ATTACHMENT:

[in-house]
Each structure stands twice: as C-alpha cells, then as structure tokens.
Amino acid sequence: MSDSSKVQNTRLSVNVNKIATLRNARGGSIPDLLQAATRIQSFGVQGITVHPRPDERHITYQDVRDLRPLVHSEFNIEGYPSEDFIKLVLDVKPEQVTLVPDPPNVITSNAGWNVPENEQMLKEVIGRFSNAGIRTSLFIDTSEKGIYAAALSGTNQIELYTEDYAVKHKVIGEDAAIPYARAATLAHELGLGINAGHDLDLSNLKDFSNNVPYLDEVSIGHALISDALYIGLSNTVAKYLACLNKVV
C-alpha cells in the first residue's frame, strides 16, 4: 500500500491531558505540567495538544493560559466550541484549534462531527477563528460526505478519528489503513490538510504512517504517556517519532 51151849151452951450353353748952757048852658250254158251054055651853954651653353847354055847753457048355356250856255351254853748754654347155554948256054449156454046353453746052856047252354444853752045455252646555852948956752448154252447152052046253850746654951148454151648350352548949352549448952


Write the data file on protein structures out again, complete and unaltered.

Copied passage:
[in-house]
Each structure stands twice: as C-alpha cells, then as structure tokens.
Amino acid sequence: MSDSSKVQNTRLSVNVNKIATLRNARGGSIPDLLQAATRIQSFGVQGITVHPRPDERHITYQDVRDLRPLVHSEFNIEGYPSEDFIKLVLDVKPEQVTLVPDPPNVITSNAGWNVPENEQMLKEVIGRFSNAGIRTSLFIDTSEKGIYAAALSGTNQIELYTEDYAVKHKVIGEDAAIPYARAATLAHELGLGINAGHDLDLSNLKDFSNNVPYLDEVSIGHALISDALYIGLSNTVAKYLACLNKVV
C-alpha cells in the first residue's frame, strides 16, 4: 500500500491531558505540567495538544493560559466550541484549534462531527477563528460526505478519528489503513490538510504512517504517556517519532 51151849151452951450353353748952757048852658250254158251054055651853954651653353847354055847753457048355356250856255351254853748754654347155554948256054449156454046353453746052856047252354444853752045455252646555852948956752448154252447152052046253850746654951148454151648350352548949352549448952